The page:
Jamaica hopes to become tourism destination

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With centuries of history, blocks of stores and a variety of cultural institutions, downtown Jamaica has everything it needs to become a tourist destination.

And now the area’s business, educational and cultural organizations are working together to see it happen.

Representatives of the groups met with state Assemblywoman Vivian Cook (D-South Ozone Park) and Assemblyman Joseph Morelle (D-Rochester), chairman of the Committee on Tourism, Arts and Sports Development, last week to pitch Jamaica as a tourism center as well as to get some advice on how to market the area.

The assembly members toured some of Jamaica’s sights last Thursday morning, including King Manor Museum, York College and the Jamaica Center for Arts and Learning.

“There’s a lot of history here and there’s a lot of things going on here that people in the rest of the state should know,” Cook said after the tour. “People from all over come to Jamaica to shop and see the sights.”

The Cultural Collaborative Jamaica began promoting tourism in Jamaica through brochures but is ready to take it to the next level, said the group’s executive director, Tyra Emerson. Aside from the hip-hop clothing stores that line Jamaica Avenue and the newly opened Jamaica Center, featuring national retailers such as Old Navy and the Gap, and a 15-screen movie theater, the area has three churches with 300-year-old congregations, and King Manor, home to Rufus King, one of the framers of the Constitution.

The collaborative is planning to establish a tourist center once it moves into its new home in the Reform Dutch Church on Jamaica Avenue and has received a three-year grant from the Ford Foundation to run walking tours, Emerson said. The tours can be led by area teens, who can receive a certification allowing them to lead tours anywhere, she said.

“Even residents would like to know more about the community,” she said.

Jamaica also welcomes thousands of employees every day, including those heading to Kennedy Airport as well as those staying in the area, such as the more than 500 workers at the headquarters of the Queens Borough Public Library in Jamaica.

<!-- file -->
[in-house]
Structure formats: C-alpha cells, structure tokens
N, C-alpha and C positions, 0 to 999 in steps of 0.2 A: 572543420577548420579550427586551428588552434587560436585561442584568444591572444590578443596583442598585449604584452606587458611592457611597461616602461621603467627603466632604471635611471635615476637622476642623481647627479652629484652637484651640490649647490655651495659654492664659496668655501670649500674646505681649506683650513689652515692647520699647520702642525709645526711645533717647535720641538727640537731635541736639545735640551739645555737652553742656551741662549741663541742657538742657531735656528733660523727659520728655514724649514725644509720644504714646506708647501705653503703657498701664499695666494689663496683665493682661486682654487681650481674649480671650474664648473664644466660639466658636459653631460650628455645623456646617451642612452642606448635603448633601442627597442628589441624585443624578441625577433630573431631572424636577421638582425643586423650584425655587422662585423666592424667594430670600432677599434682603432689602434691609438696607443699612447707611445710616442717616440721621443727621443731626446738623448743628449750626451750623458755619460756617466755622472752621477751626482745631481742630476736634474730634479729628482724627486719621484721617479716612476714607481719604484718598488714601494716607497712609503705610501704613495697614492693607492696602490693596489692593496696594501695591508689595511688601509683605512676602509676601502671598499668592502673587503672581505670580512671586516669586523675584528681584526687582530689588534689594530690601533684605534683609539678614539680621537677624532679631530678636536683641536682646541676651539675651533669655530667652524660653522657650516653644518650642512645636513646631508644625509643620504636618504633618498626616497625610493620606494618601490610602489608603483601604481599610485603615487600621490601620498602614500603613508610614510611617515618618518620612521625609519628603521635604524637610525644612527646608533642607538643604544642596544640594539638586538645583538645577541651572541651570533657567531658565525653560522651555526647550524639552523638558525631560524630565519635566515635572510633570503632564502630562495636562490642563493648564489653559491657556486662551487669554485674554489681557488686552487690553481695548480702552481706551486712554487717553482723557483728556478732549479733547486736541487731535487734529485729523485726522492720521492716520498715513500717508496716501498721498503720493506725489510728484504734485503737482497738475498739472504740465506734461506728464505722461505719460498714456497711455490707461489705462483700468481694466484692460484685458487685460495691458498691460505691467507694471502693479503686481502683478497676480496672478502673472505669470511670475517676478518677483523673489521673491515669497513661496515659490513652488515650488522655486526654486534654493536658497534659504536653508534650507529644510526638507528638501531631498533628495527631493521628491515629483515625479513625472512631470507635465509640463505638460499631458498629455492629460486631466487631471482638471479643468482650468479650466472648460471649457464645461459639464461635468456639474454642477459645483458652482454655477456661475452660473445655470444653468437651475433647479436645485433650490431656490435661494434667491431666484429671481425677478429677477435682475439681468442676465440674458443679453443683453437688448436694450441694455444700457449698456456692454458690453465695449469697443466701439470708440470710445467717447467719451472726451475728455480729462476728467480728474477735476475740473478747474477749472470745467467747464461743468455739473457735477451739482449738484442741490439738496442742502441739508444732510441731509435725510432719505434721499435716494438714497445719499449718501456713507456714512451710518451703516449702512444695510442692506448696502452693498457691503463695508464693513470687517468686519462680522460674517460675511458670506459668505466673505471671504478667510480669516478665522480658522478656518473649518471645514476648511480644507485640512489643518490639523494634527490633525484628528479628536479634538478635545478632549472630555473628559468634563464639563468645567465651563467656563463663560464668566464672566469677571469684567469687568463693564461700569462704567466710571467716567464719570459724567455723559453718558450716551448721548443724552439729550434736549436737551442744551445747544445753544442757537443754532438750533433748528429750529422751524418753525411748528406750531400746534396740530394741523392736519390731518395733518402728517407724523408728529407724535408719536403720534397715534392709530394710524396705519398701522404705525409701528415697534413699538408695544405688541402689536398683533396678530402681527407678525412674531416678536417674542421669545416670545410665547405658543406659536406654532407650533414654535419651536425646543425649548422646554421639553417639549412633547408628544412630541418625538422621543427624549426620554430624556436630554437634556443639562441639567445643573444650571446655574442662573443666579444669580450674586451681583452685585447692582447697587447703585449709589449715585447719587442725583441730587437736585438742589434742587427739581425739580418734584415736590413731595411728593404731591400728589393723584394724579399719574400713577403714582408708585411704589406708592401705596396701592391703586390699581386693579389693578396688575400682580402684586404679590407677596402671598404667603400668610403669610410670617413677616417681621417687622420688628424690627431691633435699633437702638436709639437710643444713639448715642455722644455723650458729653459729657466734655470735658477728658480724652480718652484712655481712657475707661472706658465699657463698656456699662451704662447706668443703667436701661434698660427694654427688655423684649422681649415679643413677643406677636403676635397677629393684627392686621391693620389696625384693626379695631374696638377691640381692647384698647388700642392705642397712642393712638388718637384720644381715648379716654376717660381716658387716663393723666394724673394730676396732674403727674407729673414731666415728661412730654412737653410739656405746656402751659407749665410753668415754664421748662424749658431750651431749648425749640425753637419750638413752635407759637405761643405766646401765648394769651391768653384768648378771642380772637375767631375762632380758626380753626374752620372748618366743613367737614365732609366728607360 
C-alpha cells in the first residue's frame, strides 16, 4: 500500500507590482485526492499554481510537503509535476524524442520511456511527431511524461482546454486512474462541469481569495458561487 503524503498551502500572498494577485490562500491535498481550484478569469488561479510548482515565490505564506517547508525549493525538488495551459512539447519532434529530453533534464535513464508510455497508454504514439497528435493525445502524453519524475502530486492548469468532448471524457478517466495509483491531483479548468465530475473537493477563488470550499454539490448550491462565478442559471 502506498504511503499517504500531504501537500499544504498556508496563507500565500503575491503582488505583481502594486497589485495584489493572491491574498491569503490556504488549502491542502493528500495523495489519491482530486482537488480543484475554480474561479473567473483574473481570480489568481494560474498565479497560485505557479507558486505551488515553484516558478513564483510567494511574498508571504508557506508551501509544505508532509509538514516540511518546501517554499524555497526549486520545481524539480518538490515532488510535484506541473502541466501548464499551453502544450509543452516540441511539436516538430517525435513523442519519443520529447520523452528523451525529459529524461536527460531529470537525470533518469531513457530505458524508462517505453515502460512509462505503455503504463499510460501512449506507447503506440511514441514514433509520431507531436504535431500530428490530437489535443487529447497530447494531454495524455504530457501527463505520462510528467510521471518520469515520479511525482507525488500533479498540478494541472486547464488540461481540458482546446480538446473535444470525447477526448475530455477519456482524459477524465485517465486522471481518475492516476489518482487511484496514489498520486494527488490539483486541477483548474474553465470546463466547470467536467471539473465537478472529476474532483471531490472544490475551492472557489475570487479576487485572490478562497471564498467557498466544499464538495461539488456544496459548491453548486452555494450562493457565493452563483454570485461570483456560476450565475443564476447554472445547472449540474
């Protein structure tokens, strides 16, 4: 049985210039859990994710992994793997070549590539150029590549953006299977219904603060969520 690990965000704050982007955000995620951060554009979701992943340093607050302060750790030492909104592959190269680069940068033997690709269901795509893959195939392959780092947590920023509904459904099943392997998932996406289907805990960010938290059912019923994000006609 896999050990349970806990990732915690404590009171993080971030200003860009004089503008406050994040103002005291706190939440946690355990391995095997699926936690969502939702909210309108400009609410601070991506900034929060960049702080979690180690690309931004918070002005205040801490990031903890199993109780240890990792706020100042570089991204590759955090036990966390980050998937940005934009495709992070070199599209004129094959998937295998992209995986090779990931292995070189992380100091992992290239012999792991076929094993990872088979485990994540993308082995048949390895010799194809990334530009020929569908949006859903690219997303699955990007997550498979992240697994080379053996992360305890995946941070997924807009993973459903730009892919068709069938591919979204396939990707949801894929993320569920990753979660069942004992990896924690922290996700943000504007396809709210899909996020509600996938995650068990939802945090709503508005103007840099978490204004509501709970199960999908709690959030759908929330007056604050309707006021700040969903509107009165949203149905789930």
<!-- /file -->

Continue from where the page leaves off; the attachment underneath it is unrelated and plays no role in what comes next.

“We have made a commitment to stay in Jamaica with our headquarters,” said Gary Strong, director of the library. “The library is a key piece of the economic strength in Jamaica.”

But, Morelle warned, an area’s employees should have something to do in the area after work.

“Creating jobs and economic development is really what it’s all about,” he said. “If we’re going to attract young people with job opportunities, we have to provide them with entertainment.”

Cultural groups along Jamaica Avenue have long complained that the strip closes after 6 p.m., but they are hoping to keep people out later with help from the Jamaica Multiplex movie house.

“Along with the shopping, we’re trying to create a night life as well,” said Alex Campos from Jamaica Center for Arts and Learning.

On a state level, Morelle suggested the groups push for a dedicated fund for tourism that would draw money from a new cash stream. For example, the state could set aside a percentage of revenue from upstate native American casinos to promote tourism elsewhere, he said.

But the most important thing is to get the word out, said U.S. Rep. Gregory Meeks (D-St. Albans), who also attended the discussion.

“There are a lot of things happening in this community,” he said. “The community is a unique community because of its history and we need to let the world know it.”

Reach reporter Courtney Dentch by e-mail at, or by phone at 229-0300, Ext. 138.

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